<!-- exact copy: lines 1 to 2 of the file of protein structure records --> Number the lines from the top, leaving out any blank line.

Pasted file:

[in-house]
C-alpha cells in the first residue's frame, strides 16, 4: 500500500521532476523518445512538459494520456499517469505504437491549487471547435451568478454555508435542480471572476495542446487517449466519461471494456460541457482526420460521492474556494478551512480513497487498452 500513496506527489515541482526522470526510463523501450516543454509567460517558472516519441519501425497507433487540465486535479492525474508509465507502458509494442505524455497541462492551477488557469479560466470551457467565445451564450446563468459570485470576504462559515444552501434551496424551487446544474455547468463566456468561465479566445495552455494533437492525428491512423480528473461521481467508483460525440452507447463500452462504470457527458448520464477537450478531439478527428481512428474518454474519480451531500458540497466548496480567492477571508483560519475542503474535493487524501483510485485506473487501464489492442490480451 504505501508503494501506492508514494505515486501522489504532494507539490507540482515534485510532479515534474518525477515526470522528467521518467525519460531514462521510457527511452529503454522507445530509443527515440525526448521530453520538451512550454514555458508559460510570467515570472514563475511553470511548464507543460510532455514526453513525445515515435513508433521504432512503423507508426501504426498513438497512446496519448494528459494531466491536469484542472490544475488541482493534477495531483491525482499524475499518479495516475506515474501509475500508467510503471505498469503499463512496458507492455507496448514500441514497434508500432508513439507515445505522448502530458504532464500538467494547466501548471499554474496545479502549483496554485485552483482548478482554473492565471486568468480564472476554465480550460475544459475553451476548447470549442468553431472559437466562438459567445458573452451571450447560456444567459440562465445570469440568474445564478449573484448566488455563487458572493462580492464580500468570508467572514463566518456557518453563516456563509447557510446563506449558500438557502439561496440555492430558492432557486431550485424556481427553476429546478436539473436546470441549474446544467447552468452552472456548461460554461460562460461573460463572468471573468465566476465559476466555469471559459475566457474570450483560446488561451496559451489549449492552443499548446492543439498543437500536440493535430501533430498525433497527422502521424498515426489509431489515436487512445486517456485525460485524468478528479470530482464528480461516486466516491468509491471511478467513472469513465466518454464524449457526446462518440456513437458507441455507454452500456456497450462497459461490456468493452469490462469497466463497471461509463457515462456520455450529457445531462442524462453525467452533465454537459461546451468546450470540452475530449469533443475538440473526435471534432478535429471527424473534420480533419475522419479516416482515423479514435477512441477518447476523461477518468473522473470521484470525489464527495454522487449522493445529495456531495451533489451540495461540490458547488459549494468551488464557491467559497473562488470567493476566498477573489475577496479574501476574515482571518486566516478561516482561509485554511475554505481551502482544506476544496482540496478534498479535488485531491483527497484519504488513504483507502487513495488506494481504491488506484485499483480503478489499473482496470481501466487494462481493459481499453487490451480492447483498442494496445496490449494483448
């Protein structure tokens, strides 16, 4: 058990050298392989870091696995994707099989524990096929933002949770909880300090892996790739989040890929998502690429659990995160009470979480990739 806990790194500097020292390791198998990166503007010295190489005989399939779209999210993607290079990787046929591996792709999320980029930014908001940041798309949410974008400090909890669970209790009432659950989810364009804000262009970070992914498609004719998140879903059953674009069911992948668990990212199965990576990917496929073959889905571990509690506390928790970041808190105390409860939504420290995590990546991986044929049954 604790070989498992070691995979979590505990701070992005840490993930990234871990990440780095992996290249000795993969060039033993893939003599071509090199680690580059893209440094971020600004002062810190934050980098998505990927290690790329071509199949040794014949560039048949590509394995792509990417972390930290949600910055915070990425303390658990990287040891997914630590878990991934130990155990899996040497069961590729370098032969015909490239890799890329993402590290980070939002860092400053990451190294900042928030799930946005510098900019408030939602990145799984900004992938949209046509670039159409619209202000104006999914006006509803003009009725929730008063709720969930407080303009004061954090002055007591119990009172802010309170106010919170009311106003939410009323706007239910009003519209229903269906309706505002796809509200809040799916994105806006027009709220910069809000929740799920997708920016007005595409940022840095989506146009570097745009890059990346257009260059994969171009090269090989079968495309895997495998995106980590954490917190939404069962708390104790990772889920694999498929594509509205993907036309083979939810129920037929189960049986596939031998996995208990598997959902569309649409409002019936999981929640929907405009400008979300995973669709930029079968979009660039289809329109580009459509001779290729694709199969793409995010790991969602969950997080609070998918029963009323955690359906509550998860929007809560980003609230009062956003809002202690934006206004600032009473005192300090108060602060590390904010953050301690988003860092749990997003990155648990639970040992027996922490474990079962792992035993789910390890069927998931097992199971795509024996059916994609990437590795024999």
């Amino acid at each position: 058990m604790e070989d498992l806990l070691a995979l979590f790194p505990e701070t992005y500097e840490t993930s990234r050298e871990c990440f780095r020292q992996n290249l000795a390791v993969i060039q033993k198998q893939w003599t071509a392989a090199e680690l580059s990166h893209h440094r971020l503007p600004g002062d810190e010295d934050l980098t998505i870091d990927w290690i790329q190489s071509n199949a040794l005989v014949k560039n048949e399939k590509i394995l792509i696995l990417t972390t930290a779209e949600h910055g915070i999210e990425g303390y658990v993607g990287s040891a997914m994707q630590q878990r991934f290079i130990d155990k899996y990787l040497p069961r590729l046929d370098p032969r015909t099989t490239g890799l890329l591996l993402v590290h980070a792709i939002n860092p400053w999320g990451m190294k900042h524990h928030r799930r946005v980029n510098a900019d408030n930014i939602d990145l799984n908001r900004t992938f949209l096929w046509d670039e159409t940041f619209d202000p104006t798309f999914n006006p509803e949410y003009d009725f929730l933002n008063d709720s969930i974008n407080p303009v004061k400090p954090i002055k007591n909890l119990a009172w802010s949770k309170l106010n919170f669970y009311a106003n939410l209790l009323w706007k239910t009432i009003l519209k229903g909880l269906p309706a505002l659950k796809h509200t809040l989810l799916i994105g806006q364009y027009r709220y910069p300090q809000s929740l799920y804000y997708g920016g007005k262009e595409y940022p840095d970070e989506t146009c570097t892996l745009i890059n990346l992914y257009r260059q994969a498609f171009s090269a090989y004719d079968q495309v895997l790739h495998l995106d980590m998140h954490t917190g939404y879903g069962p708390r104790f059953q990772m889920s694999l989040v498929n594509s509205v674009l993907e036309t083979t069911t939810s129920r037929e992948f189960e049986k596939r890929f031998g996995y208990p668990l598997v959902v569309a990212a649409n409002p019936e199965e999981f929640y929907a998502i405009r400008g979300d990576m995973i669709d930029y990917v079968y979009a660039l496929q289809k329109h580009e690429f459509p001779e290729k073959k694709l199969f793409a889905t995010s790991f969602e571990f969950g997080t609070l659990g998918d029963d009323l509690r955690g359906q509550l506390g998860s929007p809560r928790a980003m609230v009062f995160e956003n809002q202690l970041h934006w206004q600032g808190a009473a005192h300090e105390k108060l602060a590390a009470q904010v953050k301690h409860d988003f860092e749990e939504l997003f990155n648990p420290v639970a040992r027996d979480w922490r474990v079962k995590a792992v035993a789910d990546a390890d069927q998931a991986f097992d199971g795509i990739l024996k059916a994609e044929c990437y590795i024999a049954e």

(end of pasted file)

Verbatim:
[in-house]
C-alpha cells in the first residue's frame, strides 16, 4: 500500500521532476523518445512538459494520456499517469505504437491549487471547435451568478454555508435542480471572476495542446487517449466519461471494456460541457482526420460521492474556494478551512480513497487498452 500513496506527489515541482526522470526510463523501450516543454509567460517558472516519441519501425497507433487540465486535479492525474508509465507502458509494442505524455497541462492551477488557469479560466470551457467565445451564450446563468459570485470576504462559515444552501434551496424551487446544474455547468463566456468561465479566445495552455494533437492525428491512423480528473461521481467508483460525440452507447463500452462504470457527458448520464477537450478531439478527428481512428474518454474519480451531500458540497466548496480567492477571508483560519475542503474535493487524501483510485485506473487501464489492442490480451 504505501508503494501506492508514494505515486501522489504532494507539490507540482515534485510532479515534474518525477515526470522528467521518467525519460531514462521510457527511452529503454522507445530509443527515440525526448521530453520538451512550454514555458508559460510570467515570472514563475511553470511548464507543460510532455514526453513525445515515435513508433521504432512503423507508426501504426498513438497512446496519448494528459494531466491536469484542472490544475488541482493534477495531483491525482499524475499518479495516475506515474501509475500508467510503471505498469503499463512496458507492455507496448514500441514497434508500432508513439507515445505522448502530458504532464500538467494547466501548471499554474496545479502549483496554485485552483482548478482554473492565471486568468480564472476554465480550460475544459475553451476548447470549442468553431472559437466562438459567445458573452451571450447560456444567459440562465445570469440568474445564478449573484448566488455563487458572493462580492464580500468570508467572514463566518456557518453563516456563509447557510446563506449558500438557502439561496440555492430558492432557486431550485424556481427553476429546478436539473436546470441549474446544467447552468452552472456548461460554461460562460461573460463572468471573468465566476465559476466555469471559459475566457474570450483560446488561451496559451489549449492552443499548446492543439498543437500536440493535430501533430498525433497527422502521424498515426489509431489515436487512445486517456485525460485524468478528479470530482464528480461516486466516491468509491471511478467513472469513465466518454464524449457526446462518440456513437458507441455507454452500456456497450462497459461490456468493452469490462469497466463497471461509463457515462456520455450529457445531462442524462453525467452533465454537459461546451468546450470540452475530449469533443475538440473526435471534432478535429471527424473534420480533419475522419479516416482515423479514435477512441477518447476523461477518468473522473470521484470525489464527495454522487449522493445529495456531495451533489451540495461540490458547488459549494468551488464557491467559497473562488470567493476566498477573489475577496479574501476574515482571518486566516478561516482561509485554511475554505481551502482544506476544496482540496478534498479535488485531491483527497484519504488513504483507502487513495488506494481504491488506484485499483480503478489499473482496470481501466487494462481493459481499453487490451480492447483498442494496445496490449494483448